And it all stuck to the first woman nominee in U.S. history. Four years ago in June 2016, Clinton posted a net -22 negative rating in a NBC/Wall Street Journal poll. In that most recent survey, Biden negative approval was a net -1 point negative rating. (Trump stands at -11).

Just in case folks forgot what the glaring double standard looked like four years ago, from a piece I did for Media Matters, following a Democratic primary debate in 2016:

"She shouts," complained Washington Post editor Bob Woodward last week on MSNBC, deducting points for Clinton's speaking style. "There is something unrelaxed about the way she is communicating, and I think that just jumps off the television screen." “Has nobody told her that the microphone works?" quipped Morning Joe co-host Joe Scarborough, who led a lengthy discussion about Clinton's voice (the "tone issue"). Scarborough and his guests dissected Clinton's "screaming," and how she is supposedly being "feisty" and acting "not natural"… The New York Times' debate coverage pushed the same "angry" narrative, detailing "The ferocity of Mrs. Clinton's remarks," and how she appeared "tense and even angry at times," "particularly sensitive," and was "going on the offensive." (By contrast, her opponent "largely kept his cool.")

The 2008 campaign was arguably worse. As Dr. Dianne Bystrom, director of the Carrie Chapman Catt Center for Women and Politics at Iowa State University reported, "Clinton was "was referred to as a "white bitch" on MSNBC and CNN; a blood-sucking "vampire" on Fox; the "wicked witch of the west" on CNN; and "everyone's first wife standing outside of probate court," a "she devil" and the castrating Lorena Bobbitt, all on MSNBC."

Today, Joe Biden doesn’t have to deal with that of any of that sexist nonsense. For Democrats, that’s a good thing. But let’s not ignore what’s happening and turn a blind eye to the power of misogyny in American politics.



Last week I wrote about the phantom news story about how three NYPD officers were allegedly “poisoned” intentionally by Shake Shack workers in Lower Manhattan, against the backdrop of the nationwide protests against police brutality. Fueled by wild allegations by local police unions, the story quickly ricocheted across the media landscape as a disturbing tale of anti-police vigilantes. Within twelve hours the story of a “poisoning” was debunked by the NYPD, but not after the press played a helpful role boosting the pro-police propaganda.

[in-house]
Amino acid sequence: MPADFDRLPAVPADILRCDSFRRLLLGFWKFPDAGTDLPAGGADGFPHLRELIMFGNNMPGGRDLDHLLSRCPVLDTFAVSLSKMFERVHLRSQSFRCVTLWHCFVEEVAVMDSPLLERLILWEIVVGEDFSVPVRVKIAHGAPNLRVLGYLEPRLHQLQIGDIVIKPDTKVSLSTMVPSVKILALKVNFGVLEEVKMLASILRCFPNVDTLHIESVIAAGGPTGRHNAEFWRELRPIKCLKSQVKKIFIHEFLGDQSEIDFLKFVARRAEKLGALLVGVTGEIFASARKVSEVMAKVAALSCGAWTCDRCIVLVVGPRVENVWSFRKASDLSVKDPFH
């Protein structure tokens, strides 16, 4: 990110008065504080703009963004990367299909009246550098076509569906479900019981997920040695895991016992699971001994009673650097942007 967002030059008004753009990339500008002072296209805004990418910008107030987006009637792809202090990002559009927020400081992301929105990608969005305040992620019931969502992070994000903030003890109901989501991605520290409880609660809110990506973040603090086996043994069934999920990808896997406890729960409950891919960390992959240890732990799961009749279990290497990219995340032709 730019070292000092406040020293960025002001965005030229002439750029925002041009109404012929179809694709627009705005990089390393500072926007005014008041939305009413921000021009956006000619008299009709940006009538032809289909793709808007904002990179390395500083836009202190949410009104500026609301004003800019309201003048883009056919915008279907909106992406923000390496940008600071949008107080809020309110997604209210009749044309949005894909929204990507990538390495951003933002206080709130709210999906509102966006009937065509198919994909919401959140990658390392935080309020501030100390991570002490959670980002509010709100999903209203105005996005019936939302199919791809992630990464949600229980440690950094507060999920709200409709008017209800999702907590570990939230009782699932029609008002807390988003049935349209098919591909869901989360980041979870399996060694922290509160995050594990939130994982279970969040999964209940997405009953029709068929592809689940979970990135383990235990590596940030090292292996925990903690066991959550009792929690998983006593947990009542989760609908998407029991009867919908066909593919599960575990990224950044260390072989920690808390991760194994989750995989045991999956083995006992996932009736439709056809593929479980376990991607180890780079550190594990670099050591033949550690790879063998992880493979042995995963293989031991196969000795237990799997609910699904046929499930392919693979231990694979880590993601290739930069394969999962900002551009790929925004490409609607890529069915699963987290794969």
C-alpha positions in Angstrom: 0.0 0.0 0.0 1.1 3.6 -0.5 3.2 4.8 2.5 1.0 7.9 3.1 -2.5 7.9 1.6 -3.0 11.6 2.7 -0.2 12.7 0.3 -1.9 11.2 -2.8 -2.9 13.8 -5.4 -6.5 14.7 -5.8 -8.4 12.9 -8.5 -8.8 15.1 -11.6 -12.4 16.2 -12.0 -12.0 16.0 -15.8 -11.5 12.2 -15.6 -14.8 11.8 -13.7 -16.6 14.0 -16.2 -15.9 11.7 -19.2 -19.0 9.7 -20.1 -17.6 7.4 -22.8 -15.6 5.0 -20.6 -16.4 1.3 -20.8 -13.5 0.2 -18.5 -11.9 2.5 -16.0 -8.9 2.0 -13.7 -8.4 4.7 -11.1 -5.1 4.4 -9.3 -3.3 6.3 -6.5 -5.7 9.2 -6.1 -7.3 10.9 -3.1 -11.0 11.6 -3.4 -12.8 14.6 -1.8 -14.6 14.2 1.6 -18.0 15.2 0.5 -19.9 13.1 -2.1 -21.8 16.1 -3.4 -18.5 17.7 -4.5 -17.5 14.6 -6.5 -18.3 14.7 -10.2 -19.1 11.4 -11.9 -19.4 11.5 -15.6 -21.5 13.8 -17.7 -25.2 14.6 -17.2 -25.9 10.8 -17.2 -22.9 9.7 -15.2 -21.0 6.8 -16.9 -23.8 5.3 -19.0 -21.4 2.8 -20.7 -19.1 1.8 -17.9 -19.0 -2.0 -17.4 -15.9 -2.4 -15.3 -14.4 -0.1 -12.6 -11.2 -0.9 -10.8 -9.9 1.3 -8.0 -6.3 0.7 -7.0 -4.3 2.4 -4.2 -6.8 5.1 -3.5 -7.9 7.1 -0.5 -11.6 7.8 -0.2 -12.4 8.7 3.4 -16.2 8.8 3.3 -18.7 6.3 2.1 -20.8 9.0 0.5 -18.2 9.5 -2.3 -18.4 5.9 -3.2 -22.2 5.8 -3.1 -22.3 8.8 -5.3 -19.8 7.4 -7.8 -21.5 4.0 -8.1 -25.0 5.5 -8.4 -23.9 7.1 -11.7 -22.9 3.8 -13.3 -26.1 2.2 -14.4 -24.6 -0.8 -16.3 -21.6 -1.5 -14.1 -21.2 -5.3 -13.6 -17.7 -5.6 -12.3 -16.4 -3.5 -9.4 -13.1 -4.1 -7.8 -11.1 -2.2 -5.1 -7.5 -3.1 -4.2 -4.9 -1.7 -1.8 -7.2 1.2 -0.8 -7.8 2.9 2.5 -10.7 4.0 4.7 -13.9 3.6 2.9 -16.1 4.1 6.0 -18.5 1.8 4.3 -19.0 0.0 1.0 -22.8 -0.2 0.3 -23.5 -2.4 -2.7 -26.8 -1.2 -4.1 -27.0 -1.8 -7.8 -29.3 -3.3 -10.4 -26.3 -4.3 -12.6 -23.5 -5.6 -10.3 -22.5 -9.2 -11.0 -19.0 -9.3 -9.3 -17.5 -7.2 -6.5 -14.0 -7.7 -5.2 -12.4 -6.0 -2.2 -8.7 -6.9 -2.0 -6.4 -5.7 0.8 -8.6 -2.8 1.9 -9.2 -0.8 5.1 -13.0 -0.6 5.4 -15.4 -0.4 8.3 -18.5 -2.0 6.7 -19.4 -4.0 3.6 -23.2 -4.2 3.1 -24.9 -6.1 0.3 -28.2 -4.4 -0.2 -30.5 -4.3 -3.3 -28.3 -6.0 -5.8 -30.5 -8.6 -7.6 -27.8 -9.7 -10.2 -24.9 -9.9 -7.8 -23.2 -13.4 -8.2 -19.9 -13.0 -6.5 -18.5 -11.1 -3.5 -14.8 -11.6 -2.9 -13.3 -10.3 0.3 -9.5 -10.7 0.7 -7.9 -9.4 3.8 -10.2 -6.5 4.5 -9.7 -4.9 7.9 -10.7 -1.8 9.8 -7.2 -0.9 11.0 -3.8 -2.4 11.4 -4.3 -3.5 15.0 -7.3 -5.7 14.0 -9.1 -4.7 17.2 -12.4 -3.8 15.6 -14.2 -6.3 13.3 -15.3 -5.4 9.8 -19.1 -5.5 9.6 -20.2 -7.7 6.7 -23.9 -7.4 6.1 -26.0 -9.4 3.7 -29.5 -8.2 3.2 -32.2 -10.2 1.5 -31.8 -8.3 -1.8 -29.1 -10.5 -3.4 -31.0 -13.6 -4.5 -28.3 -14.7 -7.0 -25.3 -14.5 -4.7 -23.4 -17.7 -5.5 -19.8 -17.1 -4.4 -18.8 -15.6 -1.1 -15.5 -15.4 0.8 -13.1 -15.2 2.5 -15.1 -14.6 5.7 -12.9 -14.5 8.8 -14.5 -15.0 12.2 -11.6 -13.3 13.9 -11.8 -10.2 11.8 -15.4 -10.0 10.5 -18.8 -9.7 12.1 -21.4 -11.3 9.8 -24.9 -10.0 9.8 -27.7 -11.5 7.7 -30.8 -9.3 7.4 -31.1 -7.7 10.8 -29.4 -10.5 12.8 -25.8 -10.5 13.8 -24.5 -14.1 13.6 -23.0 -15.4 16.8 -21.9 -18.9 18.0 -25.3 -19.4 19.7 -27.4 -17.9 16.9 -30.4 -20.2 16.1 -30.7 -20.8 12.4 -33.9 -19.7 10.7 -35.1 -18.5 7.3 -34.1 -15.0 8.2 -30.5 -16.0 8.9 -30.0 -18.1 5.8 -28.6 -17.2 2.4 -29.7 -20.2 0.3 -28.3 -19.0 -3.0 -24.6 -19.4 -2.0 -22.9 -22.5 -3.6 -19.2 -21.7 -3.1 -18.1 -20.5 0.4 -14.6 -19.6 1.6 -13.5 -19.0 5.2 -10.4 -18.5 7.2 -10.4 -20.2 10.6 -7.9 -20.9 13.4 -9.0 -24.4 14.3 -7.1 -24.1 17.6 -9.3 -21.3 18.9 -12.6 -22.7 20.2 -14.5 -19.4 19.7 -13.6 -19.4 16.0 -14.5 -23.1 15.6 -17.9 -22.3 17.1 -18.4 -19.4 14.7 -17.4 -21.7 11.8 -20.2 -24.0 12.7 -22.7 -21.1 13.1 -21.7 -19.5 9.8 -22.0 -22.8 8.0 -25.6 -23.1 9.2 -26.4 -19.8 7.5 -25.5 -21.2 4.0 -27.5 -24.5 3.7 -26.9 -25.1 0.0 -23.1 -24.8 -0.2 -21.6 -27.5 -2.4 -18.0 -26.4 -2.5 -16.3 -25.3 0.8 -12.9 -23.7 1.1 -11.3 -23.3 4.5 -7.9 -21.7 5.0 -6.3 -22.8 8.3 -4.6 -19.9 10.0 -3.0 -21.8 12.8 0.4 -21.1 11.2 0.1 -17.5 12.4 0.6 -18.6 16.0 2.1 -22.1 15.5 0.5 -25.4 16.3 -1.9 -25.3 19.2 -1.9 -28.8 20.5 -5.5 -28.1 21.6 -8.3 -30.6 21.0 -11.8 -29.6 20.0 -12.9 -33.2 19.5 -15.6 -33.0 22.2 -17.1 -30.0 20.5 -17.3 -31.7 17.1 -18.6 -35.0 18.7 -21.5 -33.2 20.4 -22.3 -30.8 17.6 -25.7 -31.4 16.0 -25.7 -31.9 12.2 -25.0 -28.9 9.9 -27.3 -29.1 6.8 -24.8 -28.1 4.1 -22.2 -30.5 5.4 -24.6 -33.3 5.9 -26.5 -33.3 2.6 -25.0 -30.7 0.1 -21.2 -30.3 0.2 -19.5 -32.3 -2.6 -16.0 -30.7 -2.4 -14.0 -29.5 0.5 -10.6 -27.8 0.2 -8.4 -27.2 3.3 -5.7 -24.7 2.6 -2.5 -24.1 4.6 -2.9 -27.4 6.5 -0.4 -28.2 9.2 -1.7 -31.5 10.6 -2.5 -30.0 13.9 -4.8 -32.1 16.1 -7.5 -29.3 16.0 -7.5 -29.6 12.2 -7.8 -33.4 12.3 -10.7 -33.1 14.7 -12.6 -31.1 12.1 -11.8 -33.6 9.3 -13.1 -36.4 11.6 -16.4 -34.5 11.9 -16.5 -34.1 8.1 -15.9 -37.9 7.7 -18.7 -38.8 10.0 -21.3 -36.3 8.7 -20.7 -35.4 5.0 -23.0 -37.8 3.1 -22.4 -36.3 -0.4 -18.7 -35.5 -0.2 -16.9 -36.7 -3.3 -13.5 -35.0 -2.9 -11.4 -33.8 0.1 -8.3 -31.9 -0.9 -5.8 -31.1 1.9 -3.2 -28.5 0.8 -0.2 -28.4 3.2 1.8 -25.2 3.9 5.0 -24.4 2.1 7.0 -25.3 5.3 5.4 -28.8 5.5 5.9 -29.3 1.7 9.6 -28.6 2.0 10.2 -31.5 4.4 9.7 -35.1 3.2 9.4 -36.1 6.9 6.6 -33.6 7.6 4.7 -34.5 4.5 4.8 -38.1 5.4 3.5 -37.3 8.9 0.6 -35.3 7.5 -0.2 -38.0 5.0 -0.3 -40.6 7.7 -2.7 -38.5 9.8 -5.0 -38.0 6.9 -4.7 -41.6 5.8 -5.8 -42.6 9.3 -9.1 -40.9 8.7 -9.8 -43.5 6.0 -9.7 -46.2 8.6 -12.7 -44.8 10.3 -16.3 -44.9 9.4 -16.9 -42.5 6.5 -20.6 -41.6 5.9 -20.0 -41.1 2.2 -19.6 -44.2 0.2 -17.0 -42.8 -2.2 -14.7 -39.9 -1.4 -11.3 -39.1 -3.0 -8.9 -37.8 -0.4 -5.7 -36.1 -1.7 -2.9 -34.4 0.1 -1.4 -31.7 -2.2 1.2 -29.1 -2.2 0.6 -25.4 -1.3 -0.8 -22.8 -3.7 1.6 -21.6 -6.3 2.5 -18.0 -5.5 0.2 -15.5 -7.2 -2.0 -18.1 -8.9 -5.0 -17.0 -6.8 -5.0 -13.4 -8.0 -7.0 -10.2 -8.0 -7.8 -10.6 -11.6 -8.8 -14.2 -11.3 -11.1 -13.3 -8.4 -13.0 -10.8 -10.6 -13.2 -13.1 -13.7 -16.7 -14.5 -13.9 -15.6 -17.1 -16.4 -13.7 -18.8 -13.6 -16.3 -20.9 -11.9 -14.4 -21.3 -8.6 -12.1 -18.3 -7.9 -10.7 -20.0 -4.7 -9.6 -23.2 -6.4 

It turns out the story is even more hollow than first believed. According to a report in the New York Post on Monday (an historically pro-NYPD outlet), the three officers at the center of the controversy were never sick, and they never suffered any symptoms of a poisoning. “There wasn’t the slightest whiff of criminality from the get-go — but that didn’t stop gung-ho brass from rolling out the crime scene tape and unions from dishing out empty conspiracy theories,” the Post reported.

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The Highwomen, "The Chain"

One of my favorite musical events of last year was the creation of The Highwomen, a Nashville super group of sorts, featuring Brandi Carlile, Natalie Hemby, Maren Morris, and Amanda Shires. The group's formation came at a time when women singers were increasingly being kept off of country radio playlists, and therefore denied a wide FM following. The Highwomen sent a defiant signal that those voices will not be ignored.

Here, the group covers Fleetwood Mac's haunting classic, "The Chain." It's a nearly note-for-note rendition, but "The Chain" has only gotten better over time and the Highwomen's sterling, wall-of-vocals version adds to the rich history.

And if you don't love me now
You will never love me again
I can still hear you saying
You would never break the chain (Never break the chain)